What makes this crisis different is a combination of many things. One, the new PDP faction is engineered by a good number of governors from states that cannot be ignored by the President in his election arithmetic. To lose seven will be substantial. They are outgoing, not in need of the party to give them a second chance, and from states that have substantial amount of votes. There are many first tenure governors belonging to their camp, claimed the rebelling governors, but who are advised to keep their heads low in view of the complications they may face now.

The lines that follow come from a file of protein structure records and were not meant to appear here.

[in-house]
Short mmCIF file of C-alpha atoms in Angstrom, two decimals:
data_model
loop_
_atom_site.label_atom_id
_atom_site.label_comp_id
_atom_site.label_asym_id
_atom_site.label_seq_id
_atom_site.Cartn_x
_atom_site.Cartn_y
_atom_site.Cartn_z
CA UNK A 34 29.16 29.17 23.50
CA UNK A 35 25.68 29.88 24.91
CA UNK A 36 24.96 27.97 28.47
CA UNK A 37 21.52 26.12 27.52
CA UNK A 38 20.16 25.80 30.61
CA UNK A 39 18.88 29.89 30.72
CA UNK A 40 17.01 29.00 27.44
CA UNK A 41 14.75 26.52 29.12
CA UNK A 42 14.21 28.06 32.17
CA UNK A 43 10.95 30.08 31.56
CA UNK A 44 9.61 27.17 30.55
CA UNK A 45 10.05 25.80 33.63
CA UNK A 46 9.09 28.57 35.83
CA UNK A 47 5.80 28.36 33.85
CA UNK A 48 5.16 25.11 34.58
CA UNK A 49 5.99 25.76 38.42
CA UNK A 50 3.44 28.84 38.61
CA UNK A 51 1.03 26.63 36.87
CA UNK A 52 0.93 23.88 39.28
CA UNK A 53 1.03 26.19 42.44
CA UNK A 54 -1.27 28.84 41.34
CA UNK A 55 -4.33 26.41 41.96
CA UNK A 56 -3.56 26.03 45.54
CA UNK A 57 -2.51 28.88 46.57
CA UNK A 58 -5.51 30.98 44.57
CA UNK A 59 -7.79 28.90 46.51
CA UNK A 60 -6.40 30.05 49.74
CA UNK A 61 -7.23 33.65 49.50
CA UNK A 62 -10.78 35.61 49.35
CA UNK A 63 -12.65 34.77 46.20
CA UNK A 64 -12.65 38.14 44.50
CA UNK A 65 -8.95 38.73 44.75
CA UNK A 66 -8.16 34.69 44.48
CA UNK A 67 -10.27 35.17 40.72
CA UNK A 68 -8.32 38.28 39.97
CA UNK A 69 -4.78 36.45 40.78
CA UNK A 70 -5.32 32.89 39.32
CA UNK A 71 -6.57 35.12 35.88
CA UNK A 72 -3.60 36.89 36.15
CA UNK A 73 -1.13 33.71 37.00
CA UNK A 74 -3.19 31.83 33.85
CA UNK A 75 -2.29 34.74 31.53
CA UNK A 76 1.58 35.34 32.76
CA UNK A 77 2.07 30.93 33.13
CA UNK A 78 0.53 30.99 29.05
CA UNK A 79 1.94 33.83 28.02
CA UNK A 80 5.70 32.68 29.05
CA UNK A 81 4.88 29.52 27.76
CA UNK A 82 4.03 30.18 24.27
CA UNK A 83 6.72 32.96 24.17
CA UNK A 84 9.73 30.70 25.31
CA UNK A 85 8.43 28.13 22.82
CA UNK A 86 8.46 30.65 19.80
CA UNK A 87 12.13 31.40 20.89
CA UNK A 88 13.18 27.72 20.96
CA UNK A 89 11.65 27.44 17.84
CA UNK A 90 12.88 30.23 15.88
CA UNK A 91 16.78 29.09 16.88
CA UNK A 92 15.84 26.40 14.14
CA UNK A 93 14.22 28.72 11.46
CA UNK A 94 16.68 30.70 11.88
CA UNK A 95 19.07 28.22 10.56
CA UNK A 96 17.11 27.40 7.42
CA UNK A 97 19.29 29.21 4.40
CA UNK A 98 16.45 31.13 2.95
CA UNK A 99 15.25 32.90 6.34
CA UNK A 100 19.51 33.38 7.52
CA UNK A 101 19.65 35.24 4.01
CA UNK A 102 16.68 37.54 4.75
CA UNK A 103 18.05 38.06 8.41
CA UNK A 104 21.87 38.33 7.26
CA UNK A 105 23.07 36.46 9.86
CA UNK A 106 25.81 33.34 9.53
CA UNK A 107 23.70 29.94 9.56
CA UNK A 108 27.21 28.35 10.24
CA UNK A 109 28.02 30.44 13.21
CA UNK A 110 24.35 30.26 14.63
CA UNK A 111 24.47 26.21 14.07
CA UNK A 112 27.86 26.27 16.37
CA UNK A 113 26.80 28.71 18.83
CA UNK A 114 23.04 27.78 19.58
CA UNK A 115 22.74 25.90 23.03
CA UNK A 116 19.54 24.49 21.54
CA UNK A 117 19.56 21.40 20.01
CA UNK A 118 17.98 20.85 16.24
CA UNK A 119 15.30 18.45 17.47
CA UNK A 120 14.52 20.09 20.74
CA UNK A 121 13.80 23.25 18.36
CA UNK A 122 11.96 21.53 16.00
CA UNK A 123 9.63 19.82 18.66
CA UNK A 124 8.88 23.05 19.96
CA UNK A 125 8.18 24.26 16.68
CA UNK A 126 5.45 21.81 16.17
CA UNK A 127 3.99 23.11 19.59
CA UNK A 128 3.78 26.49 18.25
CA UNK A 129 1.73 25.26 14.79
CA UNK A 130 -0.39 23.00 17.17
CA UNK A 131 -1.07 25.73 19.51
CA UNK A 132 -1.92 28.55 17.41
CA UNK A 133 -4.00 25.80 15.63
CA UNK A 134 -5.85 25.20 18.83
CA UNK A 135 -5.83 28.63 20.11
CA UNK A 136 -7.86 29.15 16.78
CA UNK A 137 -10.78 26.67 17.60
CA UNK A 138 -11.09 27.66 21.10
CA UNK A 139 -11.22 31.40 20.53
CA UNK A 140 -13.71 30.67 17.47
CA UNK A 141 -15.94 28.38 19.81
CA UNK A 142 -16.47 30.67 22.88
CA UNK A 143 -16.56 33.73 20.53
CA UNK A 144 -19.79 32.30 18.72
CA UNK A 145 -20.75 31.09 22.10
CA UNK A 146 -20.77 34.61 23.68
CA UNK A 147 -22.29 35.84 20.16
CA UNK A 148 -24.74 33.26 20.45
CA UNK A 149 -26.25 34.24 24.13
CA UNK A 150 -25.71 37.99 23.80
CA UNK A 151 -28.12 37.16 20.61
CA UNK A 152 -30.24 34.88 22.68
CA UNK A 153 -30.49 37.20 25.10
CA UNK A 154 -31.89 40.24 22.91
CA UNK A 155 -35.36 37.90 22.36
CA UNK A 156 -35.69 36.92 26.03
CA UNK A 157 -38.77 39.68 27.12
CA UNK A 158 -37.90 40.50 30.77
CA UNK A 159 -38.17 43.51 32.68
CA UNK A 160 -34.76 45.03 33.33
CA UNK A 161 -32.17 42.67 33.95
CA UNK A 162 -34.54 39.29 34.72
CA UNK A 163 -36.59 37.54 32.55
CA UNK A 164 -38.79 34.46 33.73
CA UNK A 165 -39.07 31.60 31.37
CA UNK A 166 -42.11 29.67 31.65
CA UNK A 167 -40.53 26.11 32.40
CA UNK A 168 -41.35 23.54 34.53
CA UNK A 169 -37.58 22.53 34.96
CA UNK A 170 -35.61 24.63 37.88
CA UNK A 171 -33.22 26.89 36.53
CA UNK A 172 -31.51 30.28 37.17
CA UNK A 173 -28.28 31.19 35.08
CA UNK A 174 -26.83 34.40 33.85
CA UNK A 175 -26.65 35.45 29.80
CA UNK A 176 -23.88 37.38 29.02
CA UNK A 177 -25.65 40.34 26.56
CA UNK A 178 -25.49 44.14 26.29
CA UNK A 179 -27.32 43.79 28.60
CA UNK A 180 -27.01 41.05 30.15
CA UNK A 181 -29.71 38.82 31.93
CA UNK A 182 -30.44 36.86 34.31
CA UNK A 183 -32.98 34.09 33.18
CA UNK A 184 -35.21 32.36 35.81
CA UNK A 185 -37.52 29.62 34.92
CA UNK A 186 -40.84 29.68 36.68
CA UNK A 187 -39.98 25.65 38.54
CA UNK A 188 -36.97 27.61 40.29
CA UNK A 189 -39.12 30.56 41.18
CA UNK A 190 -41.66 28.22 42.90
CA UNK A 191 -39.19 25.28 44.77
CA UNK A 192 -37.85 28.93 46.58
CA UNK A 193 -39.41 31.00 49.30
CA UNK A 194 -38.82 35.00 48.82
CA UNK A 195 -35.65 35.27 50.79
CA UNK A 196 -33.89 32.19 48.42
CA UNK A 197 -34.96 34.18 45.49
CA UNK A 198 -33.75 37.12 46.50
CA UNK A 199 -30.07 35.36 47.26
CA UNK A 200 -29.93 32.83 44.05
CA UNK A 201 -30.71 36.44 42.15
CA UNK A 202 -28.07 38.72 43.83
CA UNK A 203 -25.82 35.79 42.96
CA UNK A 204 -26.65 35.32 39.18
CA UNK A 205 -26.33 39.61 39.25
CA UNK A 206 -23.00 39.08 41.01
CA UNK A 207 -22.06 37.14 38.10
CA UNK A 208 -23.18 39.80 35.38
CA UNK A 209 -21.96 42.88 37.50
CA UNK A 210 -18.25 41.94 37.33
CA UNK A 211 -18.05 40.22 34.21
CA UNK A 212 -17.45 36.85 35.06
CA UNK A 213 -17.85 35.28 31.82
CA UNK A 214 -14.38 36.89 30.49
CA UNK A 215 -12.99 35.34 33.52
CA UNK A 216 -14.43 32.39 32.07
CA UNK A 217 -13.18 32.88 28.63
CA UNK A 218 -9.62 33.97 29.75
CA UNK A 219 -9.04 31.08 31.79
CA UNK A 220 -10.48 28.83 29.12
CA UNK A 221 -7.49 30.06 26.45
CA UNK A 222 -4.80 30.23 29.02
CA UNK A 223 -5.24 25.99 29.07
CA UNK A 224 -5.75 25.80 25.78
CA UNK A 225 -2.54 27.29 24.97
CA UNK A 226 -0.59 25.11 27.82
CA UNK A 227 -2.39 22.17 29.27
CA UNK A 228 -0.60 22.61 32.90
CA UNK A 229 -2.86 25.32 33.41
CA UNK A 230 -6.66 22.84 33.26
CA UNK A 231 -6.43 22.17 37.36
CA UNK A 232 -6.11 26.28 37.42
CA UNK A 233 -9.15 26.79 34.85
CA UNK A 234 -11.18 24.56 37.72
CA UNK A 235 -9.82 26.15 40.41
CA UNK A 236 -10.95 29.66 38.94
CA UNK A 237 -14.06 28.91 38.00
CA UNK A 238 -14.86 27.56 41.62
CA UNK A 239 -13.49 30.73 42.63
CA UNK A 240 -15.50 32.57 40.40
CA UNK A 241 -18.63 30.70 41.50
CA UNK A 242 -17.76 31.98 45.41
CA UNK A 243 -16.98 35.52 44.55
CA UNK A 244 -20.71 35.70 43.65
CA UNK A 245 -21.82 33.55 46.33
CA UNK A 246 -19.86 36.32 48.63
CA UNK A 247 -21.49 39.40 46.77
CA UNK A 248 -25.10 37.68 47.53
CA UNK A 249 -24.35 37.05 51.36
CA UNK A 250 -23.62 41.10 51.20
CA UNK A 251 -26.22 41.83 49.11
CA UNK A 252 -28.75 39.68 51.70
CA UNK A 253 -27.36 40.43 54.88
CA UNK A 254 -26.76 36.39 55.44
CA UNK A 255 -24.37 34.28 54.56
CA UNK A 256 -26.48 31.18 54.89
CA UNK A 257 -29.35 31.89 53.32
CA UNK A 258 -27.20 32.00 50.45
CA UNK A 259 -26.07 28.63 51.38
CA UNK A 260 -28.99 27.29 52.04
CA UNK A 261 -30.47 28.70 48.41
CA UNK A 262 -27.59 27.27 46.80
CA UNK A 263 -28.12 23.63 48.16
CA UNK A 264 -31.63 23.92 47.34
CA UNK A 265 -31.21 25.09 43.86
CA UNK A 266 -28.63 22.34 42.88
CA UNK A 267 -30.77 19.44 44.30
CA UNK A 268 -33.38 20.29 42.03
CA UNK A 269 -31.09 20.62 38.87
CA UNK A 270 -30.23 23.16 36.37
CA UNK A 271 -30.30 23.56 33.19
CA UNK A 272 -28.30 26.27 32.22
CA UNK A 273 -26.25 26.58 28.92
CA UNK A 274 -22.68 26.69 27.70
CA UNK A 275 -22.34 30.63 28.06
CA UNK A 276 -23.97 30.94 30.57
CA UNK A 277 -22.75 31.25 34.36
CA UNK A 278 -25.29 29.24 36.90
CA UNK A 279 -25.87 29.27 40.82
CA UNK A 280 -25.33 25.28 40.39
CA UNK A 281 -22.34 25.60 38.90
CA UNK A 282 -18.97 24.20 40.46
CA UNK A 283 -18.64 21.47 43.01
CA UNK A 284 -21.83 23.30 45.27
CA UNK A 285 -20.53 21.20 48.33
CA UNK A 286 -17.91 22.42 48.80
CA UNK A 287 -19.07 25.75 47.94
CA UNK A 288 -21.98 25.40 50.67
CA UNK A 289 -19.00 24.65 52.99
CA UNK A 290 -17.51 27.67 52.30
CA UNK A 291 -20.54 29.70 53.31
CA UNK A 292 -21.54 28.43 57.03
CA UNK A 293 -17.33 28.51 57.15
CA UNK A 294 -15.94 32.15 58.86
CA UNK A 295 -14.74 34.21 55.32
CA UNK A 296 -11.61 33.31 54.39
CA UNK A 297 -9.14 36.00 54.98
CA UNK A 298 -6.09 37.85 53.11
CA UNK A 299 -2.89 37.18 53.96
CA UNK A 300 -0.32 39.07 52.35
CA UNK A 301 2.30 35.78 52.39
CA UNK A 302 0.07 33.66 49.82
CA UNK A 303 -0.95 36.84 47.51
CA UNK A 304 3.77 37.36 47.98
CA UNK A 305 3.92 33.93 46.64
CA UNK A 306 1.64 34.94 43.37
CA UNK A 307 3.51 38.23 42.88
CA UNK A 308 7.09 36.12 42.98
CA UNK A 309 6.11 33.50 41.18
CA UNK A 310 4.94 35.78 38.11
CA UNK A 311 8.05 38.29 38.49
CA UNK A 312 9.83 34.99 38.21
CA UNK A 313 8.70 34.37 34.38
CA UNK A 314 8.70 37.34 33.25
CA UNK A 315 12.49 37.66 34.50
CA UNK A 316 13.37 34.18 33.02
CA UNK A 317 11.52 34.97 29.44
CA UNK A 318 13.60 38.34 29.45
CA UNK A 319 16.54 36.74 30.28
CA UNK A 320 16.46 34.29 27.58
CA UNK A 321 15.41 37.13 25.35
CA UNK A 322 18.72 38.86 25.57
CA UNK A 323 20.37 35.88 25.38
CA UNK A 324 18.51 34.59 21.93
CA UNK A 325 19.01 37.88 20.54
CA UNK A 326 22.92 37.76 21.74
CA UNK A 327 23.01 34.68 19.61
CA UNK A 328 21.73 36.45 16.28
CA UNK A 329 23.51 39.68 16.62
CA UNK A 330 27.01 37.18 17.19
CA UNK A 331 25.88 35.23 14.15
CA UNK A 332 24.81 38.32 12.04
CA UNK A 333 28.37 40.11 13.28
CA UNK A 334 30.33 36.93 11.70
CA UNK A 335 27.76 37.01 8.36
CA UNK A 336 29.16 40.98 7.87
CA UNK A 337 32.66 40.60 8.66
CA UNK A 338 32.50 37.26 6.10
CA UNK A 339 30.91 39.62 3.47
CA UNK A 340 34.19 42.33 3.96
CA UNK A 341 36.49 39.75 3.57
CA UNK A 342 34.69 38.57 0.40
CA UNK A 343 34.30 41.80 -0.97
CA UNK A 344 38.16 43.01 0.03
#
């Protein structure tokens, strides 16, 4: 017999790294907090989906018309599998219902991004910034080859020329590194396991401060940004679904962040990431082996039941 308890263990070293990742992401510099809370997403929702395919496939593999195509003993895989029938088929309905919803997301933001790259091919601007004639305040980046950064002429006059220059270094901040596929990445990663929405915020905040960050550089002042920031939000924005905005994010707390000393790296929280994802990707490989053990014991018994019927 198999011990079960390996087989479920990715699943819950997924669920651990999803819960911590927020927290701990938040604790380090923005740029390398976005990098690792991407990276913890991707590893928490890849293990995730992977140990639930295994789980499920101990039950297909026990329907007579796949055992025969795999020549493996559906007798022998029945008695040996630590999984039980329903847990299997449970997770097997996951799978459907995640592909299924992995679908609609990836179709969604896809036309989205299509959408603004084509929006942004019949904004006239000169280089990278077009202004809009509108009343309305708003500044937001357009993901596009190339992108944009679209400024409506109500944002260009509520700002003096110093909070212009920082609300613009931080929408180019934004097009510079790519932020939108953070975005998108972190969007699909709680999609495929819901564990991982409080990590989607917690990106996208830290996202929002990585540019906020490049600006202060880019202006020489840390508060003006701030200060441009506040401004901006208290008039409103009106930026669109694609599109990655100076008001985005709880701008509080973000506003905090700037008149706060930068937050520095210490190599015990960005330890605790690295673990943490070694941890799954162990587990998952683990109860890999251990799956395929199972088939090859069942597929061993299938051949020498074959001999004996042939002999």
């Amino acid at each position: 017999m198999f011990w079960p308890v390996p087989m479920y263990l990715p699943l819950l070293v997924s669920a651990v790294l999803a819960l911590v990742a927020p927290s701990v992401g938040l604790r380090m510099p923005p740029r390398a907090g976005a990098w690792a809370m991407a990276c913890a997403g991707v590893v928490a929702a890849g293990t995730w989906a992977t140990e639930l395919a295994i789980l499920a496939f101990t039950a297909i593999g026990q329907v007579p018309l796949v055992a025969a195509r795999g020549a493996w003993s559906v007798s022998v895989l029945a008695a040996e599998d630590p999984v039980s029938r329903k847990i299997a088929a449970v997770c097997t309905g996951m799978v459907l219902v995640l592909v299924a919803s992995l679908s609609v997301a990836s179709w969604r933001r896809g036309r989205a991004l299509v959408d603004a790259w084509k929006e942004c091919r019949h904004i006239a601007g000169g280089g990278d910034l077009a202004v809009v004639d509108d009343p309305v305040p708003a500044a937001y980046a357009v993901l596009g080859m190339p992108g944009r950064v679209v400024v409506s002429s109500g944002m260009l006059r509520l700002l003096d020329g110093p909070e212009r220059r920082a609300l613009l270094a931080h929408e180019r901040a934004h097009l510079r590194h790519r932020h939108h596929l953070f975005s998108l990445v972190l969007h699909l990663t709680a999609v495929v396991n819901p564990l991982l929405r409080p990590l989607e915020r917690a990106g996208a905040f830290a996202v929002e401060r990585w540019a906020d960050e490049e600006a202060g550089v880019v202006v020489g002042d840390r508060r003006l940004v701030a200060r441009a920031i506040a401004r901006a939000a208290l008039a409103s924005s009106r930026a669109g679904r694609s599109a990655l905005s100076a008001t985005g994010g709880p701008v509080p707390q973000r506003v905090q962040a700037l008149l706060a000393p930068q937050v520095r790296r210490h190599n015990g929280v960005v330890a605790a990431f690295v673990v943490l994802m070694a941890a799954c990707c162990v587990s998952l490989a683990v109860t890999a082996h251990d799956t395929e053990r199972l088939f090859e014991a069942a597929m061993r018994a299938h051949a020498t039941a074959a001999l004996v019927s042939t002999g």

Never in the history of the PDP was it faced with a gang of seven governors. Atiku might have had many governors behind him but since he was central in the revolt against Obasanjo, persuading him and threatening the governors with EFCC was enough to close that chapter. And when he left the PDP and joined hands with the AD to form AC, he did not go with any governor behind him.
The situation outside the PDP has also contributed immensely. The formation of the APC has provided the rebelling governors with an alternative to join or align with in order to give the obstinate President a good run for his money. PDP no longer enjoys the monopoly of winning an election. It is not the winning party, as Okupe would like us to believe. Abandoning it is no longer a class suicide. Okupe himself has realised this and is tuning down his rhetoric of dismissing the tamarrud governors.